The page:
FORT WORTH, Texas -- Sherman Owen's moonshine odyssey started at 19 when he set out to distill "ultra-clean" vodka.
Bored with just pure spirits, he started "chasing flavors." Now 47, his specialties are homemade French Caribbean-style rum and all-grain corn whiskey.
It's illegal, but that hasn't stopped alcohol aficionados like Owen who say a small but growing number of foodies, vintners and home brewers across the country are quietly distilling liquor for their own consumption.
"It's all about making something of extremely high quality. We're striving to make something exceptional," says Owen, an electrical engineer and computer programmer from Shepherdsville, Ky.
It's not like moonshine has gone mainstream, but in barns, basements and back rooms across America, people are distilling all manner of whiskies, rums and brandies, says Matthew Rowley, the author of Moonshine!, a home-distillation guide published in 2007.
"I honestly believe that there is not a settled patch of North America that doesn't have a still running in it," said Rowley, who splits time between San Diego and New Orleans. But what he's encountering isn't the throat-searing "white lightning" produced by the bushy-bearded hillbillies of moonshine lore.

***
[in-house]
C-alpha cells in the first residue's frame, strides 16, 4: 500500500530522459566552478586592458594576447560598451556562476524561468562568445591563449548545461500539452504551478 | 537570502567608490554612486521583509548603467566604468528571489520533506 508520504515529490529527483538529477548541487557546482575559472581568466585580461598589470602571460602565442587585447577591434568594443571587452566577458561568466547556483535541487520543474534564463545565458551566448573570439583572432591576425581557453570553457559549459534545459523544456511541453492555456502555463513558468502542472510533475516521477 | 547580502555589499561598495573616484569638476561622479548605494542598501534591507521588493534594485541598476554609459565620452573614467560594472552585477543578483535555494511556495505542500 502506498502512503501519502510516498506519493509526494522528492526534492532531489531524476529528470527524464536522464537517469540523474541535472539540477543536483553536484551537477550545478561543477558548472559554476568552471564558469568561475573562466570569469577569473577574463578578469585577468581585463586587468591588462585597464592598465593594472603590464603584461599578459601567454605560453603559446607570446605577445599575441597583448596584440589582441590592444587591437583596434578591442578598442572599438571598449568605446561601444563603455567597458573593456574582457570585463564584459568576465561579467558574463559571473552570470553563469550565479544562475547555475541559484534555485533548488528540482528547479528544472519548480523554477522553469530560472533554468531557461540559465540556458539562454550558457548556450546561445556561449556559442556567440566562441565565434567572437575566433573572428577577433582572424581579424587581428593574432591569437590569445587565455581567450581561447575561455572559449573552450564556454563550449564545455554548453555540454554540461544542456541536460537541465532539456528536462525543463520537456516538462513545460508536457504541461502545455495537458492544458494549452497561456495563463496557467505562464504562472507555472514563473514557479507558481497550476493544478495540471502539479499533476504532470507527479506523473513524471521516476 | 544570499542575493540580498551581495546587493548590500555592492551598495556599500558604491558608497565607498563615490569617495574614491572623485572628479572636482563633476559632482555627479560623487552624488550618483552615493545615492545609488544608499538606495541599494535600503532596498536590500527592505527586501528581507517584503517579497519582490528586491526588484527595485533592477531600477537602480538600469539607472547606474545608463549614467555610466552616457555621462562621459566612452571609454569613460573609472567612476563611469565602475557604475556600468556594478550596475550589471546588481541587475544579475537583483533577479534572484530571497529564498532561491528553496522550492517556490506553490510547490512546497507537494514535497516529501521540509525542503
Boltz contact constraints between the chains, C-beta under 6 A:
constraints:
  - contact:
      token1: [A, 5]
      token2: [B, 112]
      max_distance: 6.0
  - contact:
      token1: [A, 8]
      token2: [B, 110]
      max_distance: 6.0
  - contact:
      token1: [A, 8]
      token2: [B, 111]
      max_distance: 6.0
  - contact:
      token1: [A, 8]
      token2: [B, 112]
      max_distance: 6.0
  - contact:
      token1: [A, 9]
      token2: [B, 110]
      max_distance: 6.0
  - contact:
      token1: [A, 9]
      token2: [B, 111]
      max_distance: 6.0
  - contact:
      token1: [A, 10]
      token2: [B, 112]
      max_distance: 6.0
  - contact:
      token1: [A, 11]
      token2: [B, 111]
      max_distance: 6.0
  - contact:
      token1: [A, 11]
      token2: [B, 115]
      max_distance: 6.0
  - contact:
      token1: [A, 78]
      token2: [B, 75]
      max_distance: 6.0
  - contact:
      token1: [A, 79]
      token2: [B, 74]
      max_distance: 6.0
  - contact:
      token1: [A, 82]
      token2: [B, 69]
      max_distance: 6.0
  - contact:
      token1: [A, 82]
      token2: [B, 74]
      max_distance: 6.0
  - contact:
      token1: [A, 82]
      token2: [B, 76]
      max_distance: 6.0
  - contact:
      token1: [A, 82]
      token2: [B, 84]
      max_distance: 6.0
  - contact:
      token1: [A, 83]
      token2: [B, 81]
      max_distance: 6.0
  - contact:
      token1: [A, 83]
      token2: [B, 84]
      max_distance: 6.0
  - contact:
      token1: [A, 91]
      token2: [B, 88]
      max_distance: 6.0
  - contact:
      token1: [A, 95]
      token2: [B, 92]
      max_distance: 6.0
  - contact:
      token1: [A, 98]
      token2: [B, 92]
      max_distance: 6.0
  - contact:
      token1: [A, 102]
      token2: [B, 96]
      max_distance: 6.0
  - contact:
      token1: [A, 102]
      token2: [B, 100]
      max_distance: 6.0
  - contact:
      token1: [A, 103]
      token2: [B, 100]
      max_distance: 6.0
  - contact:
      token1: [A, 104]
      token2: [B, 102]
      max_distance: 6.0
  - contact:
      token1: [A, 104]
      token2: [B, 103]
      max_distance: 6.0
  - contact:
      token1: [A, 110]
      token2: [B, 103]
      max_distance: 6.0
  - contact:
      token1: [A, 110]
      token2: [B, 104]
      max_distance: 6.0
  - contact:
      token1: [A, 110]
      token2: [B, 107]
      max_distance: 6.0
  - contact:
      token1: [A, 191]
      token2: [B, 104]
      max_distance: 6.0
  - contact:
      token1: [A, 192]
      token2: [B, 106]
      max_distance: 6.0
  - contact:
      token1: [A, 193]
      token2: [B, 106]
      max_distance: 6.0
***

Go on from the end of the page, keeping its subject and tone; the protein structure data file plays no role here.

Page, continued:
"That rotgut is still out there, but what we are seeing now -- what you weren't even seeing 10 or 20 years ago -- is people putting their all into making the best spirits they can," Rowley said. "There just aren't any figures about it. What I know, see with my own eyes, taste with my own mouth, it really is everywhere."
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